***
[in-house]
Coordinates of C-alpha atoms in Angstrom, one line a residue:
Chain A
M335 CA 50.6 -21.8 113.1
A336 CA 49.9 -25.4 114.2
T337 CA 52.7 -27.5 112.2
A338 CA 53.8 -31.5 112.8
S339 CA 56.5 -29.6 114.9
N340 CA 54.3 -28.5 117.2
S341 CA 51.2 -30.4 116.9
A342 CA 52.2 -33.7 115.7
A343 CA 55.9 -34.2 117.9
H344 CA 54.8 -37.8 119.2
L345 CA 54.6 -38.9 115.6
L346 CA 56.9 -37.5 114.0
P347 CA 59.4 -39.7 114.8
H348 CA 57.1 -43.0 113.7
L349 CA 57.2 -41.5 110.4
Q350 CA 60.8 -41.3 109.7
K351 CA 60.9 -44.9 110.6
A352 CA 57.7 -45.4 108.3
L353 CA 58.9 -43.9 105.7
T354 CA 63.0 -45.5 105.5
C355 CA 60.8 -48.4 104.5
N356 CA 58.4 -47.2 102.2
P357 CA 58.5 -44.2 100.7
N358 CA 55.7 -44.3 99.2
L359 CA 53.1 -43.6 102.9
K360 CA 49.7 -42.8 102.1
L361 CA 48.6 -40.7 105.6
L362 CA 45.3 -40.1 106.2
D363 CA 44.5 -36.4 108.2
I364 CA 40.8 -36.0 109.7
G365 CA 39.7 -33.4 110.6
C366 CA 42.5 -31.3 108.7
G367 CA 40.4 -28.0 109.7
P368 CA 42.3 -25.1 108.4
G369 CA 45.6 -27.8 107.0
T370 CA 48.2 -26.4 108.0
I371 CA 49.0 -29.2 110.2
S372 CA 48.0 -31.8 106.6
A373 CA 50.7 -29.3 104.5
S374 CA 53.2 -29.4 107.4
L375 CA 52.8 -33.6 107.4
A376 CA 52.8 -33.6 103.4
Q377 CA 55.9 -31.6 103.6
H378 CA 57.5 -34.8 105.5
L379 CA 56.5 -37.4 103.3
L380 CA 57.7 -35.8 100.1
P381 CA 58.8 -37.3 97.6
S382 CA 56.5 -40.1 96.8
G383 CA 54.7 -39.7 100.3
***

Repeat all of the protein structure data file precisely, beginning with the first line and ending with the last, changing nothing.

[in-house]
Coordinates of C-alpha atoms in Angstrom, one line a residue:
Chain A
M335 CA 50.6 -21.8 113.1
A336 CA 49.9 -25.4 114.2
T337 CA 52.7 -27.5 112.2
A338 CA 53.8 -31.5 112.8
S339 CA 56.5 -29.6 114.9
N340 CA 54.3 -28.5 117.2
S341 CA 51.2 -30.4 116.9
A342 CA 52.2 -33.7 115.7
A343 CA 55.9 -34.2 117.9
H344 CA 54.8 -37.8 119.2
L345 CA 54.6 -38.9 115.6
L346 CA 56.9 -37.5 114.0
P347 CA 59.4 -39.7 114.8
H348 CA 57.1 -43.0 113.7
L349 CA 57.2 -41.5 110.4
Q350 CA 60.8 -41.3 109.7
K351 CA 60.9 -44.9 110.6
A352 CA 57.7 -45.4 108.3
L353 CA 58.9 -43.9 105.7
T354 CA 63.0 -45.5 105.5
C355 CA 60.8 -48.4 104.5
N356 CA 58.4 -47.2 102.2
P357 CA 58.5 -44.2 100.7
N358 CA 55.7 -44.3 99.2
L359 CA 53.1 -43.6 102.9
K360 CA 49.7 -42.8 102.1
L361 CA 48.6 -40.7 105.6
L362 CA 45.3 -40.1 106.2
D363 CA 44.5 -36.4 108.2
I364 CA 40.8 -36.0 109.7
G365 CA 39.7 -33.4 110.6
C366 CA 42.5 -31.3 108.7
G367 CA 40.4 -28.0 109.7
P368 CA 42.3 -25.1 108.4
G369 CA 45.6 -27.8 107.0
T370 CA 48.2 -26.4 108.0
I371 CA 49.0 -29.2 110.2
S372 CA 48.0 -31.8 106.6
A373 CA 50.7 -29.3 104.5
S374 CA 53.2 -29.4 107.4
L375 CA 52.8 -33.6 107.4
A376 CA 52.8 -33.6 103.4
Q377 CA 55.9 -31.6 103.6
H378 CA 57.5 -34.8 105.5
L379 CA 56.5 -37.4 103.3
L380 CA 57.7 -35.8 100.1
P381 CA 58.8 -37.3 97.6
S382 CA 56.5 -40.1 96.8
G383 CA 54.7 -39.7 100.3